June 15, 2009

The Tale of Little Chicky

Posted in blogging tagged , , , , , at 7:13 pm by czygyny

April 18. My niece, Stephanie, ran into the house, breathless and excited. It took a minute or two to get the story straight, something about chicks, eggs and murderous hens. I finally stitched together the story: she had gone to the chicken coop to check on the chickens, as she does every day. She brings me back eggs or tells me they are out of food, but today she exclaimed that an egg had hatched and the hens were pecking it and carrying it around!chicky_05

I followed her back to the coop to find a tiny, wet, fuzzy lump, bloodied by the attacks of the senseless hens. I scooped it up and also took the eggs that the broody hen had been sitting on, just in case.

While I didn’t really need any other chickens, I let one persistent hen gather a clutch to herself. She did only a fair job, she was so small she often left eggs sitting around her.

Once inside and under a heat lamp and equipped with a heating pad, we anxiously waited to see if the chick would survive and if the other eggs would hatch.

Days went by. No other egg hatched. Chicky (now named) was listless, but alive. I finally discarded the other eggs, and Chicky chicky_08gathered strength and awareness.

Living in a box in the kitchen, Chicky became the center of attention. Oohs and ahs from the children that came through my house, with the common plea, “Oh, can I hold him?”. Chicky became the star and became quite tame from the handling.

The only permanent damage that seemed to have occured was a scarred and deformed beak, but it didn’t seem to bother him (her?) much.

I didn’t have any chick starter food, so Chicky’s first couple of weeks was a diet of ground dog food and pecans! He thrived on the rich grub. I was pleased to find that our local feed store had chick starter food in 5lb bags, so his diet shifted to a more conventional fare.

Once again, I was blessed to have the sweet cheeping of a baby in the house. I’ve grown to love that little voice. There is a content chatter, a hungry rattle, a introspective tittering, so much communication from such a ball of fuzz.

As he grew larger and stronger, Chicky began to take outdoor trips to the vegetable and wildflower gardens. He began the hilarious routine of ‘dusting’ himself, digging down and throwing dust all over himself.  It is amazing to me how this behavior is instinctual. What a mess!chicky_09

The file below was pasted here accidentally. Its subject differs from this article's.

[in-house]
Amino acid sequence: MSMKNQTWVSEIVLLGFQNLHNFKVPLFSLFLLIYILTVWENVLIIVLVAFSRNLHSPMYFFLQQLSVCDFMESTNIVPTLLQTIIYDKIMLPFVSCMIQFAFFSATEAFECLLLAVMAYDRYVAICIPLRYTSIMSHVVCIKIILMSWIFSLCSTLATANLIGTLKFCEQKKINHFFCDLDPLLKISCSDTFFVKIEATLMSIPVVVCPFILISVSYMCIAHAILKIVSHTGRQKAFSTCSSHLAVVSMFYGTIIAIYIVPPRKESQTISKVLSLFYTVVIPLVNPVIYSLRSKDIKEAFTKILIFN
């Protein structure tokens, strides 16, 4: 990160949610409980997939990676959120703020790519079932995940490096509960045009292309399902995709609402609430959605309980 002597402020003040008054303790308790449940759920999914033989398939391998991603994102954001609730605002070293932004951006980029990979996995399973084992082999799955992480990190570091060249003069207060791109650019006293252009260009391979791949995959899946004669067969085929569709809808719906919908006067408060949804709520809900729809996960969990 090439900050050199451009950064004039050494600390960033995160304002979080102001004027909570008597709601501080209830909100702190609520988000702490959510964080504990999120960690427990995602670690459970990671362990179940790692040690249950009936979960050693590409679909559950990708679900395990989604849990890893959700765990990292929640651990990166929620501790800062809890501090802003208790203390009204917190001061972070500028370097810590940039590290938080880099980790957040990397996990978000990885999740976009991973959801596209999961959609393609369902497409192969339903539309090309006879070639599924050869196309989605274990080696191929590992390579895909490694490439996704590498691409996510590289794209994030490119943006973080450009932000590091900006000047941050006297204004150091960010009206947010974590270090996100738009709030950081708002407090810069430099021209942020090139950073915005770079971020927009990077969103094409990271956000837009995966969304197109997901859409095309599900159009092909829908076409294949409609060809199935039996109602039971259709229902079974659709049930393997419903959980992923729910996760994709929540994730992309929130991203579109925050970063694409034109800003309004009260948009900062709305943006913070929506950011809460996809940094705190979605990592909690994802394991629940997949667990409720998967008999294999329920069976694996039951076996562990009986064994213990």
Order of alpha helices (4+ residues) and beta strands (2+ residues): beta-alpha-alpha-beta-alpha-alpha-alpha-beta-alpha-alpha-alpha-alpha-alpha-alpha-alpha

He quickly outgrew his box and I had to press into duty an unused birdcage, complete with his mirror in which he likes to cuddle next to and gaze. Soon the tiny fuzzy chickymommachick began to look like a real chicken.

It is no guess as to who his momma is! Chicky looks just like Kiwi, my super tame black bantam hen…I sure hope ‘he’ is a ‘she’ when all is said and done.

We’ve had a lot of fun times, sitting out in the wildflochicky_07wers while Chicky roams about, or hiding in the broccoli and digging around for earwigs in the strawberries. Watching  him fly to find me is a kick.

He gets the run of the house on occasion, when the dogs are outside…we just have to watch and quickly clean up any ‘accidents’.

 

 

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Wearing chickens is not a good idea, not only do you have to worry about ‘deposits’, he will also peck you in the eye and mouth. Ouch!chicky_04

Chicky is getting big, now. All his black feathers are in and all the down is gone. He spends more and more time outside, whenever I am out in the garden for any length of time. 

Since we have many hawks of different sorts, and the big rooster attacks him, his days of roaming around on his own may never come, but I will continue to enjoy his company out in the garden whenever I can.chicky_01 (1)

So, Chicky, despite a bad beginning, ended up being a very lucky little chicken, after all. Except for a slightly mangled beak, he is a pampered, happy little Gallus gallus being, whatever sex he ends up being.

I guess when I hear a crowing or see an egg, I’ll know for sure.

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